> They are a division of Colgate-Palmolive, so their ultimate headquarters is in New York. The corporate name is "Hill's Pet Nutrition, Inc.", and that division is headquartered in Topeka, Kansas, the part of the country were many of those animal-foody, cerealy corporations are based. They may have created some shorter Euro-digestible name for the countries where English is not the native language. Maybe New York or Topeka naïvely moved the European operation to the Czech lands for their own reasons, but the headquarters are still here.
      >
      > Anyway, I would not write "Hill's Science's", but use "Hill's Science" as a brand name that can't be altered, so "Hill's Science cat food" or "cat food from Hill's Science", etc.
      >
      > Jamie
      >
      > On Jan 4, 2010, at 6:02 AM, Matej Klimes wrote:
      >
      > > Thanks, Jamie and Melvyn..
      > >
      > > Melvyn, if I understand correctly Somebody's something's product is
      > > grammatically possible?
      > >
      > > Jamie, They might have changed their corporate blah blah, the logo says HS
      > > and the company's called "Hill's Science" - at least in what I'm dealing
      > > with now.. it's a proposal for a research project involving a new pet food
      > > concept, so it's about thye company and its (mostly theoretical) products,
      > > which might or might not be called "Science Diet"... in any case the
      > > company's name does nopt contain the word "diet", or does it?
      > >
      > > (BTW, their headquarters are now in Czecho and they hired a Czech consumer
      > > research agency to do a survey for them in England [with English pet owners]
      > > on the presumption that they'll save... needless to say the Czech
      > > researchers are making a mess out of it and I don't see any native Brits
      > > voluntarily discussing pet food on a blog-like forum run by heavy Czecnglish
      > > speakers..)
      > >
      > >
      > > M
      > >
      > >
      > >
      > >
      > > ----- Original Message -----
      > > From: "James Kirchner" <jpklists@...<mailto:jpklists%40sbcglobal.net>>
      > > To: <Czechlist@yahoogroups.com<mailto:Czechlist%40yahoogroups.com>>
      > > Sent: Monday, January 04, 2010 1:37 AM
      > > Subject: Re: [Czechlist] Somebody's something's
      > >
      > >
      > >> Matej, I used to work on the Hill's Science Diet account at their
      > >> advertising agency, and we would never have written it that way. I have
      > >> never seen it without the "Diet" after "Science".
      > >>
      > >> The trademark is "Hill's Science Diet", often shortened to "Science Diet".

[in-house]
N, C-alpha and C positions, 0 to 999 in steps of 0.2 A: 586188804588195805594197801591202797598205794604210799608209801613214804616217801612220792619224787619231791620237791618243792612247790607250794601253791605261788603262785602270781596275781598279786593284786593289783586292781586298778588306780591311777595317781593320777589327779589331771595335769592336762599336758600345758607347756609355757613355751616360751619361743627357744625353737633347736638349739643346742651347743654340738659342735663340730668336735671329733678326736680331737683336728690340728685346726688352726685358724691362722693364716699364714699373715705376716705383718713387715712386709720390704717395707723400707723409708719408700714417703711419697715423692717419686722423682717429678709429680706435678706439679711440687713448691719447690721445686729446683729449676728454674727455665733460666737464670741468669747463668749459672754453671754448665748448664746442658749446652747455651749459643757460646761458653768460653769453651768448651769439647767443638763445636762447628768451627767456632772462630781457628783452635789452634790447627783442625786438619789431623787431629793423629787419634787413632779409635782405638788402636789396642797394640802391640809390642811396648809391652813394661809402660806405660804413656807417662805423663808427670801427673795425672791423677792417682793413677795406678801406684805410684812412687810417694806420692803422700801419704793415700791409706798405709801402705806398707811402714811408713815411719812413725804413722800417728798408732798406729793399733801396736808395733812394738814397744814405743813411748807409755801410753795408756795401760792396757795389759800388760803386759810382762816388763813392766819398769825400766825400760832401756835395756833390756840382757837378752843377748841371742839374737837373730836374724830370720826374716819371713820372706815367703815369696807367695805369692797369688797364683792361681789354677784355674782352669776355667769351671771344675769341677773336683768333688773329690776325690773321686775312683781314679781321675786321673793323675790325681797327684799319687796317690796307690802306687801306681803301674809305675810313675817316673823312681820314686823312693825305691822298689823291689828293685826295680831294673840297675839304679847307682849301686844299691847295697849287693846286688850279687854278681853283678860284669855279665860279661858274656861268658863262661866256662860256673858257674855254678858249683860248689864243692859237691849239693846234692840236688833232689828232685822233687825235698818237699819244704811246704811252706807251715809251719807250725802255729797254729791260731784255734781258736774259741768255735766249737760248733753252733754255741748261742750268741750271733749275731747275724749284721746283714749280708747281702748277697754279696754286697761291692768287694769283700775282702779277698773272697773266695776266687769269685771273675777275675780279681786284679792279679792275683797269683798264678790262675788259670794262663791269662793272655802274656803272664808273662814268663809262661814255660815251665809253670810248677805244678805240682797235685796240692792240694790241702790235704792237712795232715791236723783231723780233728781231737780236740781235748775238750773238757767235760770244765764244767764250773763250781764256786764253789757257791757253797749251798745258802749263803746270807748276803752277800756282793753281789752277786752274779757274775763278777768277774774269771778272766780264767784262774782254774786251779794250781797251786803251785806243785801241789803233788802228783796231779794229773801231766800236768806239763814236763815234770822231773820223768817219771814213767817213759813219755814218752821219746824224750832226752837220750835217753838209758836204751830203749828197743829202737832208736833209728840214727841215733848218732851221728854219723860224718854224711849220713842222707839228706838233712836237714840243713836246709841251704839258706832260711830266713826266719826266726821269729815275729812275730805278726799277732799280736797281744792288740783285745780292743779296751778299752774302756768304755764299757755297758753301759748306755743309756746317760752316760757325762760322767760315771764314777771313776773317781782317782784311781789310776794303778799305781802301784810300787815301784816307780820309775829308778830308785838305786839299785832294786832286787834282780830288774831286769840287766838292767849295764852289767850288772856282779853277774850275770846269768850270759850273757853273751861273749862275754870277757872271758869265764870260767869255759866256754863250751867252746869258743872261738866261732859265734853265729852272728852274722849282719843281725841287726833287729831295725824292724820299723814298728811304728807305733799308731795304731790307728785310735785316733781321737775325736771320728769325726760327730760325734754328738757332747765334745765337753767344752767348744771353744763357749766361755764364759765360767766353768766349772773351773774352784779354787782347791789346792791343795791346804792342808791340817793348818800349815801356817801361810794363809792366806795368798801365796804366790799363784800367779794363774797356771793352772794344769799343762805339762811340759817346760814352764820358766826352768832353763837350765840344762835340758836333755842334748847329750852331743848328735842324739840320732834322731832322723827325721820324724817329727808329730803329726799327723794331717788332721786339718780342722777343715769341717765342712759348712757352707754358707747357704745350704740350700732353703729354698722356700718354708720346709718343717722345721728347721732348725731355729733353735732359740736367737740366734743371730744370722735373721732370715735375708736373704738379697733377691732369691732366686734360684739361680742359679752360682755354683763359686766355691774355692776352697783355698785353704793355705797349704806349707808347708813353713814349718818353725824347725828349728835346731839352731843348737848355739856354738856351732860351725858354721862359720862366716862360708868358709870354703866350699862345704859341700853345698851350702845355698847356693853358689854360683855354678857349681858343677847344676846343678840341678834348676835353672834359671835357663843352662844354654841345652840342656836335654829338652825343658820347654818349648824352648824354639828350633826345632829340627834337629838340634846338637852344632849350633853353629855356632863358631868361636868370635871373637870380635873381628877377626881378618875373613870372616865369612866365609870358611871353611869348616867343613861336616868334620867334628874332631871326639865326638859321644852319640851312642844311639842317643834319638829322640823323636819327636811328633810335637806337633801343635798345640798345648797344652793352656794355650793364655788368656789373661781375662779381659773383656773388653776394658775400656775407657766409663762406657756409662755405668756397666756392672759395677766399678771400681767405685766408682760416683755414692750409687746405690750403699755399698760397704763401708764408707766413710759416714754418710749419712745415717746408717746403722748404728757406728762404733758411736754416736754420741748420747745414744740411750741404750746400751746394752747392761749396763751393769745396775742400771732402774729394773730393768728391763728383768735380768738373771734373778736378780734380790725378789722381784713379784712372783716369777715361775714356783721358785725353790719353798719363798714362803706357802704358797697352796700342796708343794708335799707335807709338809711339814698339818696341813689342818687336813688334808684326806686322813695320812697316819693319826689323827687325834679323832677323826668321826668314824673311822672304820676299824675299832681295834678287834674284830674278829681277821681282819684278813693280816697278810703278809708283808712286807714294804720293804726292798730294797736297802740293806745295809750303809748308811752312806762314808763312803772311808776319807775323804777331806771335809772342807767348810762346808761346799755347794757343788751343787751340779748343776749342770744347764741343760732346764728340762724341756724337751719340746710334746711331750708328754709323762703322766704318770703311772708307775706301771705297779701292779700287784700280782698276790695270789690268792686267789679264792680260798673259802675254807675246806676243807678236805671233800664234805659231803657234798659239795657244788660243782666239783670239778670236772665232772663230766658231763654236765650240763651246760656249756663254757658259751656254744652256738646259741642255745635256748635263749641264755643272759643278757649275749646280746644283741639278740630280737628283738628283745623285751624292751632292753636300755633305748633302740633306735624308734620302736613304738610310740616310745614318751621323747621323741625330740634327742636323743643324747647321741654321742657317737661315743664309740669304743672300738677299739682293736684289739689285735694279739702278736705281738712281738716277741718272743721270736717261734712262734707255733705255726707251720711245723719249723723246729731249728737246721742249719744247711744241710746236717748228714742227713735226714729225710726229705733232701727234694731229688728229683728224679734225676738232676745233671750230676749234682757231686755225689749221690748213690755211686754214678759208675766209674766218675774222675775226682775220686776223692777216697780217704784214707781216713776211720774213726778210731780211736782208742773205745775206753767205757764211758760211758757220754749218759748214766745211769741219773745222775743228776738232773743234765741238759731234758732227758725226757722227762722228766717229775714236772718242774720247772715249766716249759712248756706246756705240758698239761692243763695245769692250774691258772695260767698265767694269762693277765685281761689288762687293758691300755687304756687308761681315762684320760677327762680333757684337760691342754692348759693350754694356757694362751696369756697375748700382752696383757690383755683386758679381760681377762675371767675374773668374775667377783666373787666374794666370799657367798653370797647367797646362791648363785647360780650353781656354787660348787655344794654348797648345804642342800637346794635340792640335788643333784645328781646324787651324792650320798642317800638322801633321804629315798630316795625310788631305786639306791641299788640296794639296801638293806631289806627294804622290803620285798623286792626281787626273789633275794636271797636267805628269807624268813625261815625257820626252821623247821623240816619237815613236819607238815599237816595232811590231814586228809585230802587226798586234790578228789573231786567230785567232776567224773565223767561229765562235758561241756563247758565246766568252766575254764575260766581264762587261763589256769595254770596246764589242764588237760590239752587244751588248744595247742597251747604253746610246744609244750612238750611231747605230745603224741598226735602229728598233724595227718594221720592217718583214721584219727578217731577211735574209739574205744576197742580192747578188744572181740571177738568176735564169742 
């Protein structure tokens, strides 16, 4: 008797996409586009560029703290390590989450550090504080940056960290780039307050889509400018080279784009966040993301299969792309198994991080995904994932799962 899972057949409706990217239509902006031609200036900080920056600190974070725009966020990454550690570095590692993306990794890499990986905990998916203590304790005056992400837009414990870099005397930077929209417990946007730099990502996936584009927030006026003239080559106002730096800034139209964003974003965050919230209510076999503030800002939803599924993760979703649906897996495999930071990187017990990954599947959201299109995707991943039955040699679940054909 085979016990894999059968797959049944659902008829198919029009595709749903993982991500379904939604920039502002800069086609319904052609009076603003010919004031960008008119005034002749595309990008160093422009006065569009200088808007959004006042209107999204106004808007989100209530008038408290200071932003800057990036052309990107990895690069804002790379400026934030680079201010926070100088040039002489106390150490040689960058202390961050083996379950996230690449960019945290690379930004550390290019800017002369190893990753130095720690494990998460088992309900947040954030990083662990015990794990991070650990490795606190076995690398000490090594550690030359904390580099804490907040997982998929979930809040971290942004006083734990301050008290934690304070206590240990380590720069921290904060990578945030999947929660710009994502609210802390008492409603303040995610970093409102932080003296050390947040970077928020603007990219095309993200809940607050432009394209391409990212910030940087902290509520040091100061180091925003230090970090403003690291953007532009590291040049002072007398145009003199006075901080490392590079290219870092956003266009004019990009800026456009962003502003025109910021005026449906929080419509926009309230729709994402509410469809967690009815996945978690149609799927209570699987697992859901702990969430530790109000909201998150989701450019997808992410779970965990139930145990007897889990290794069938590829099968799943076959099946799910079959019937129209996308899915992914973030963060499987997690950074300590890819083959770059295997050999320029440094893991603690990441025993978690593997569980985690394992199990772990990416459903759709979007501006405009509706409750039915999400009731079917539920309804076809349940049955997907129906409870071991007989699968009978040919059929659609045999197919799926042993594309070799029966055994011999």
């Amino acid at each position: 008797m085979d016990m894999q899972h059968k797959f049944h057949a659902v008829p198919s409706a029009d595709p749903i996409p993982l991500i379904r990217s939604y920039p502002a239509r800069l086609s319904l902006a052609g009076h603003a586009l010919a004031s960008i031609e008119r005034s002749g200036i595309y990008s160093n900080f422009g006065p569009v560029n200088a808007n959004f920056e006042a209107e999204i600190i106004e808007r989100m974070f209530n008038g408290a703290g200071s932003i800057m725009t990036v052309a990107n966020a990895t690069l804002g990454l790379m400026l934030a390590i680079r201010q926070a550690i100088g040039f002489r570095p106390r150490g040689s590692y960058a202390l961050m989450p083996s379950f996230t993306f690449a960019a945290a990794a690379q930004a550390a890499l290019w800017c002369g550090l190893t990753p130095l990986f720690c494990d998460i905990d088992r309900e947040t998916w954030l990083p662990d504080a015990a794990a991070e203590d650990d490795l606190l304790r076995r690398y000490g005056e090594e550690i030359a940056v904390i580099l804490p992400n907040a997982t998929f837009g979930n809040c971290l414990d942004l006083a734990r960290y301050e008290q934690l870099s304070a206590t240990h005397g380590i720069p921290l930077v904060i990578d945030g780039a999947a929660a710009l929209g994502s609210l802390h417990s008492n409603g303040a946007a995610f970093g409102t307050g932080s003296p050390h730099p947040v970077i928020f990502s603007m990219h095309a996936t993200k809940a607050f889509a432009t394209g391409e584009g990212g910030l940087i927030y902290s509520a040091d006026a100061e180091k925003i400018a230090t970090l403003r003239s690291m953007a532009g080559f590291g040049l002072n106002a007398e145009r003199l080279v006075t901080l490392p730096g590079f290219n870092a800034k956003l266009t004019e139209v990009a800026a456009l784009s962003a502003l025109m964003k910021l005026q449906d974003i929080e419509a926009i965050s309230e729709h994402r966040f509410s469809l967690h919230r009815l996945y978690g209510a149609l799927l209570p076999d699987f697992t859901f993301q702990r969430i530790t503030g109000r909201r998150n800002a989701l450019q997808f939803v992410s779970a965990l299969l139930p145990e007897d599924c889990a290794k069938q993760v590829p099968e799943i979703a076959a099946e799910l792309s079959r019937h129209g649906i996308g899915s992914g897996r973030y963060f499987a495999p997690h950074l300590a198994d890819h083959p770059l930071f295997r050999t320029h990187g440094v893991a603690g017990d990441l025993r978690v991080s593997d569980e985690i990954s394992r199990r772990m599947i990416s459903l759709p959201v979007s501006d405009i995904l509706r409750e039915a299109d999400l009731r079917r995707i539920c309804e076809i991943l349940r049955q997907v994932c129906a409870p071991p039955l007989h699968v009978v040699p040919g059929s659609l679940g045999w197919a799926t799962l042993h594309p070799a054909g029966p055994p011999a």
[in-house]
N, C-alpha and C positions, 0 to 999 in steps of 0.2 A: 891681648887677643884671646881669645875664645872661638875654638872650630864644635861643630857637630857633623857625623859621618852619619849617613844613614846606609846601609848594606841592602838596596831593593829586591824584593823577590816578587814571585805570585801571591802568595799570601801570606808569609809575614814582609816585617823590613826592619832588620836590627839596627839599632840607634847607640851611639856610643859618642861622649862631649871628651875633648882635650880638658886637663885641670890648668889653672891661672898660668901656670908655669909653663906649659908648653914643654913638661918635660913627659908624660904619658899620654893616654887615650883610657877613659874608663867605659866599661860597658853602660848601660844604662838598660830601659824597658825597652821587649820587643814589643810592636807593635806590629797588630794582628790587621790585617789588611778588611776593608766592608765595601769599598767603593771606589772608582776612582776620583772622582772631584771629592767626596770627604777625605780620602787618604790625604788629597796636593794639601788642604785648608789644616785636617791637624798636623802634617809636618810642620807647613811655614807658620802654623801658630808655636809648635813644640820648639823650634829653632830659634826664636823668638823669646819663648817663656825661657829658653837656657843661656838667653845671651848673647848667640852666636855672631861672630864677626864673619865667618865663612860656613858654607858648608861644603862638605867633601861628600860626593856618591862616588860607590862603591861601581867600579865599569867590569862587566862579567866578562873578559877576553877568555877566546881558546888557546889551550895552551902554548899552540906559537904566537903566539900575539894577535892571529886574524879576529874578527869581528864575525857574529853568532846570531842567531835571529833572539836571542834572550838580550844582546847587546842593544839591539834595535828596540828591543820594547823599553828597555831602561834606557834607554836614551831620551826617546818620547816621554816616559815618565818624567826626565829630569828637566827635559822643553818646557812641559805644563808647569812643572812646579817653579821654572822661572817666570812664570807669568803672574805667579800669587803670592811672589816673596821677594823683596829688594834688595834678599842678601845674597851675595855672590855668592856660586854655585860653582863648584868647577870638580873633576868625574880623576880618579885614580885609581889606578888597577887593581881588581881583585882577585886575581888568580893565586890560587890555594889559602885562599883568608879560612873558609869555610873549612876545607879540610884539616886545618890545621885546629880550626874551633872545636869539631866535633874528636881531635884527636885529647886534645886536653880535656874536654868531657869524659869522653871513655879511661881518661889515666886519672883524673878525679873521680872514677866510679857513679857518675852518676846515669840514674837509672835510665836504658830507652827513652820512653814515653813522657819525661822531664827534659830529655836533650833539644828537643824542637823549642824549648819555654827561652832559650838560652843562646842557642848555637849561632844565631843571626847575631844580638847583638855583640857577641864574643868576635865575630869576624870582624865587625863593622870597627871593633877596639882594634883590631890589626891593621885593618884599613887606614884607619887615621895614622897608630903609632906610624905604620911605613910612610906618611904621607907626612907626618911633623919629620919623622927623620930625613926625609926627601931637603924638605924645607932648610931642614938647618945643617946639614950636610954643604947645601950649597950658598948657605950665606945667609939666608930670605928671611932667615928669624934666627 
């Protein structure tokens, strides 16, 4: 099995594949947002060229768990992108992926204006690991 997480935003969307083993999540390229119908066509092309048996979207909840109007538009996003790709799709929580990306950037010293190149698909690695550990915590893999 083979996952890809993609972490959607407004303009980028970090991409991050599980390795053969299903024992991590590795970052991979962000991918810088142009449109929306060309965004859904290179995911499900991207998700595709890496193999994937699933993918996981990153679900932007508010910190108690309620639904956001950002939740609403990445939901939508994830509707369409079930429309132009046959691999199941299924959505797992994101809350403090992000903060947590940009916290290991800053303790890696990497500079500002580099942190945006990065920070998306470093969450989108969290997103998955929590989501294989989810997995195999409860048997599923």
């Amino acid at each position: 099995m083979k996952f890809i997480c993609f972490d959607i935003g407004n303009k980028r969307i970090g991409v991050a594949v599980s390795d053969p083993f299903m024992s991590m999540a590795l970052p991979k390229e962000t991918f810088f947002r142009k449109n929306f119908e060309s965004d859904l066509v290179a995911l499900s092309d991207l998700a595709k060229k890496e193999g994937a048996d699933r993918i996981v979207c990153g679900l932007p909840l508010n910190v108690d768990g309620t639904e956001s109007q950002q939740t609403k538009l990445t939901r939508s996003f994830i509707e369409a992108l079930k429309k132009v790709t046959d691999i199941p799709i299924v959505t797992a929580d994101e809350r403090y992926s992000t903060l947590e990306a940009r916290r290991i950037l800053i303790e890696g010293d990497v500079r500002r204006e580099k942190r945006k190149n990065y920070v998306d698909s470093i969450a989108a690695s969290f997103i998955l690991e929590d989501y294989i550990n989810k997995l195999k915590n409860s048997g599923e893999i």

> >> In English it would be "Hill's Science Diet cat food", or when the Hill's
      > >> logo is emblazoned all over the piece, just "Science Diet cat food".
      > >>
      > >> For a non-English language, you'd have to handle it the way you would with
      > >> any brand name, by putting the trademark after the generic name of the
      > >> product, such as "krmivo Hill's Science Diet" or "krmivo Science Diet".
      > >>
      > >> The main thing is that you not add suffixes to anything inside the brand
      > >> name.
      > >>
      > >> Jamie
      > >>
      > >> On Jan 3, 2010, at 5:36 PM, Matej Klimes wrote:
      > >>
      > >>> A quick ceck with native speakers please, when a brand is "somebody's
      > >>> something",
      > >>> (Hill's Science pet food in this case), can I use "Hill's Science's cat
      > >>> food" etc?
      > >>>
      > >>> Thanks a lot
      > >>>
      > >>> Matej
      > >>>
      > >>> [Non-text portions of this message have been removed]
      > >>>
      > >>>
      > >>
      > >>
      > >>
      > >> [Non-text portions of this message have been removed]
      > >>
      > >>
      > >>
      > >> ------------------------------------
      > >>
      > >> Translators' tricks of the trade:
      > >> http://czeng.wetpaint.com/
      > >>
      > >>
      > >>
      > >>
      > >> Yahoo! Groups Links
      > >>
      > >>
      > >>
      > >>
      > >
      > >
      > >
      > > ------------------------------------
      > >
      > > Translators' tricks of the trade:
      > > http://czeng.wetpaint.com/
      > >
      > >
      > >
      > >
      > > Yahoo! Groups Links
      > >
      > >
      > >
      >